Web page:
Evonetix Ltd, a synthetic biology company bringing semiconductor technology to DNA synthesis, has completed a $24 million financing round, extending its total series B funding to over $54 million.
This fundraise was led by existing investor Foresite Capital, with Molten Ventures, Morningside, DCVC, Cambridge Consultants, Civilization Ventures and Providence also participating in the round.
The investment will enable the continued development of Evonetix’s semiconductor chips to commercial scale, and the extension of gene assembly capabilities for its binary assembly technology to deliver accurate, gene-length DNA in a benchtop instrument.
The company said the platform has the potential to revolutionize the way this DNA is prepared and delivered to users in the rapidly growing field of synthetic biology, accelerating research in applications across pharma, biotech, food, agriculture, and data storage.
Colin McCracken, chief executive officer at Evonetix, said: “This substantial investment round demonstrates continued confidence in the progress of our technical development and its potential to revolutionize the accessibility of gene synthesis. Evonetix is in a very exciting phase, having recently opened our early access program. This investment will support us as we execute on our commercial strategy to put benchtop gene synthesis in the hands of users.”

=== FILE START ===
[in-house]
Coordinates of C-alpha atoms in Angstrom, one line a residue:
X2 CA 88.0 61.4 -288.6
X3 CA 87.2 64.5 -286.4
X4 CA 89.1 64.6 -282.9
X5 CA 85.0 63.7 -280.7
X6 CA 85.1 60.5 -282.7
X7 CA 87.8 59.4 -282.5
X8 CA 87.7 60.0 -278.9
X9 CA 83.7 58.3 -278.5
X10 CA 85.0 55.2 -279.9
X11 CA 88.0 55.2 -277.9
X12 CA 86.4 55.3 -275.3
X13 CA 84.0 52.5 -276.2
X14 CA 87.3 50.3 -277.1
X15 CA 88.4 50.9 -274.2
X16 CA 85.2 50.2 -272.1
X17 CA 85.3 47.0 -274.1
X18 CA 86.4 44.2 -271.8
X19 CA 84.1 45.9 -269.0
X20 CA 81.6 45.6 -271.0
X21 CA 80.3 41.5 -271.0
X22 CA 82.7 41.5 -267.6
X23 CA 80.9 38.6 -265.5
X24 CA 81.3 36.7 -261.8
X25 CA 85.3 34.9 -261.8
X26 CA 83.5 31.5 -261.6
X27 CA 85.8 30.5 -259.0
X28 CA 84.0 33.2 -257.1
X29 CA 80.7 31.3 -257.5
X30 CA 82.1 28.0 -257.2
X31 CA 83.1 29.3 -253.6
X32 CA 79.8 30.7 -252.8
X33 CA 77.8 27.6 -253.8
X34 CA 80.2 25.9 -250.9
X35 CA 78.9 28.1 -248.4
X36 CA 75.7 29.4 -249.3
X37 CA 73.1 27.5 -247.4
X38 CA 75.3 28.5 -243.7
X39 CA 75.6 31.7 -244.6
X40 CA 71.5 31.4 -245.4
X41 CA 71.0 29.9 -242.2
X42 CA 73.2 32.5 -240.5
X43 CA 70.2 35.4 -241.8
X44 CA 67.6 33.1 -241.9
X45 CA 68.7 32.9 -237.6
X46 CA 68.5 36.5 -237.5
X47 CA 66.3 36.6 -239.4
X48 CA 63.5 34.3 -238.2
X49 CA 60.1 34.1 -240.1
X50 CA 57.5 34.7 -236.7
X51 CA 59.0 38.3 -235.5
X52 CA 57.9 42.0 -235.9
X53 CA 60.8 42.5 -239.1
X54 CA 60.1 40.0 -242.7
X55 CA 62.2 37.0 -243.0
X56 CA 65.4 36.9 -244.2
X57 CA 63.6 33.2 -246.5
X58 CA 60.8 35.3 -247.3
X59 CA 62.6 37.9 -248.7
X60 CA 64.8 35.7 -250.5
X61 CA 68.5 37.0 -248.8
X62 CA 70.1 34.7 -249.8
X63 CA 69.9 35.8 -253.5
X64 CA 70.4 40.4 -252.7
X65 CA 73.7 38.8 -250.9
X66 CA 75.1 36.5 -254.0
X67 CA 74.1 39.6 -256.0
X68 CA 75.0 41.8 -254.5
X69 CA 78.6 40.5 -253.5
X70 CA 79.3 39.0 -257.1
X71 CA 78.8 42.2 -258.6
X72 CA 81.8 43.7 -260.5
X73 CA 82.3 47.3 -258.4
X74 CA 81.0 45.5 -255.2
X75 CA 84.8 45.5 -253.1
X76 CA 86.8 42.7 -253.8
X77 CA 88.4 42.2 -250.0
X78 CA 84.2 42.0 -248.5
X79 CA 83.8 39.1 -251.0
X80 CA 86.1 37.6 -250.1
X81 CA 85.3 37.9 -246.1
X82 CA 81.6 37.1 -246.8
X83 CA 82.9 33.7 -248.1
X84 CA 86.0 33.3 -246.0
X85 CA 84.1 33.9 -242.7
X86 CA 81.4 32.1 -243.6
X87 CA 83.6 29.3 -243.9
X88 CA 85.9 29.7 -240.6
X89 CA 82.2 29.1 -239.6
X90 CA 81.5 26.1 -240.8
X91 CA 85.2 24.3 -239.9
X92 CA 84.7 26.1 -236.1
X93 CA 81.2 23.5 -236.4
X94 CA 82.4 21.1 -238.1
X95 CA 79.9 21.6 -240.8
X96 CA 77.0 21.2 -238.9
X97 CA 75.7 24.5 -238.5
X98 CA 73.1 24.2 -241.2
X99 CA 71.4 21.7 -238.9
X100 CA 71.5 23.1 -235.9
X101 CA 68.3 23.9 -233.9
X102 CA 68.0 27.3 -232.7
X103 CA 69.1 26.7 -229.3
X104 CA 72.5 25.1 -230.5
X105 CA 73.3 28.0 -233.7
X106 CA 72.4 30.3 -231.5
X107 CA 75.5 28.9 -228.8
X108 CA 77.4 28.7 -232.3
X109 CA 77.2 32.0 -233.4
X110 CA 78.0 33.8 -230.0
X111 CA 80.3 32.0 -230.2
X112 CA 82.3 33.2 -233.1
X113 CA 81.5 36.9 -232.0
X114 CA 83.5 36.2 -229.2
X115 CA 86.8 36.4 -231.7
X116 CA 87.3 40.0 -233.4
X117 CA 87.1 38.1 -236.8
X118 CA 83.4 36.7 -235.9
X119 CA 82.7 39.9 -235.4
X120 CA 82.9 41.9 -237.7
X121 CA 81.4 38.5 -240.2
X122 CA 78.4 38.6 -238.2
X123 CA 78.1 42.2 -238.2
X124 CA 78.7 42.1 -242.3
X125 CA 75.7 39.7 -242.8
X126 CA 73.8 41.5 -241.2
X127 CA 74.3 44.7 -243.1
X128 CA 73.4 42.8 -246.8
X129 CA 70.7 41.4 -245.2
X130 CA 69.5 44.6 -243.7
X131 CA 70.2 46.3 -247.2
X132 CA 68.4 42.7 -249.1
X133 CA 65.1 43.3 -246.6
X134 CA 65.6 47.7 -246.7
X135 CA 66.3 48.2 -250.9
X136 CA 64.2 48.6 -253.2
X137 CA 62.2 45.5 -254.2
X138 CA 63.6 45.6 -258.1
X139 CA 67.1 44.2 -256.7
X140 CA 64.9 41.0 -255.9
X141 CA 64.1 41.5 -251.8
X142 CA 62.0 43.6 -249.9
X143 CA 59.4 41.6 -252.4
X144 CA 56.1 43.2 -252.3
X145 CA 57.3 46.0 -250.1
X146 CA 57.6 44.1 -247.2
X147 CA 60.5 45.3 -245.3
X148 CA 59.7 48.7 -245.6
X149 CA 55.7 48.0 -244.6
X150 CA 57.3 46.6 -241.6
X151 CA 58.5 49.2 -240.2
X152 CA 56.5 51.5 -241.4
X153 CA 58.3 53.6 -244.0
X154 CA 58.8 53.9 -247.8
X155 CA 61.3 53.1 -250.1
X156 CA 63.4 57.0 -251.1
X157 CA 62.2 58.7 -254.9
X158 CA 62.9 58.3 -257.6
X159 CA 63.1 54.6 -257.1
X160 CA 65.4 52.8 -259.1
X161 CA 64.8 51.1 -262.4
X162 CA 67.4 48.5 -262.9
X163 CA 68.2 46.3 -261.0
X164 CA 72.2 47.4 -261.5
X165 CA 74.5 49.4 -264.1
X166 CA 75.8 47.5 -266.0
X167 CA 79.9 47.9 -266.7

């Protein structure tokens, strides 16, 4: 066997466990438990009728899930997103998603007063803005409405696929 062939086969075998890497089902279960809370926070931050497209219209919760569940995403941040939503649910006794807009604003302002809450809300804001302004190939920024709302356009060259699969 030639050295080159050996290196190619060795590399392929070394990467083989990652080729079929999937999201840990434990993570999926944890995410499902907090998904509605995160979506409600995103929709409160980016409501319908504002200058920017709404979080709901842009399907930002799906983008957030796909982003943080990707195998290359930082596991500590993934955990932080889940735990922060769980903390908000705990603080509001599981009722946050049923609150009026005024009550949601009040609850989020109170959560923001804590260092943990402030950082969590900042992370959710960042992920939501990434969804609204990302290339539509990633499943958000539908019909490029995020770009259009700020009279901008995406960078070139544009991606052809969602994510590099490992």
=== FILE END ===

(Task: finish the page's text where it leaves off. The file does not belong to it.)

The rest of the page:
Evonetix Binary Assembly
Paul Beastall, chair of the board of directors at Evonetix, said: “We’re delighted to have secured additional funding from our existing investors in this oversubscribed round, testament not only to the promise of our novel approach to gene synthesis, but also the unrivalled expertise of our interdisciplinary team.”
Evonetix’s proprietary synthesis process utilizes a novel silicon chip, to control the synthesis of DNA at many thousands of independent thermally controlled reaction sites, or ‘pixels’, and their assembly into highly accurate long DNA on the chip surface through the company’s patented Binary Assembly process.
This approach enables the accurate synthesis of thousands of sequences on a single chip to meet the demand for complex libraries and assembly of long DNA in days rather than weeks, accelerating research across the exciting field of synthetic biology.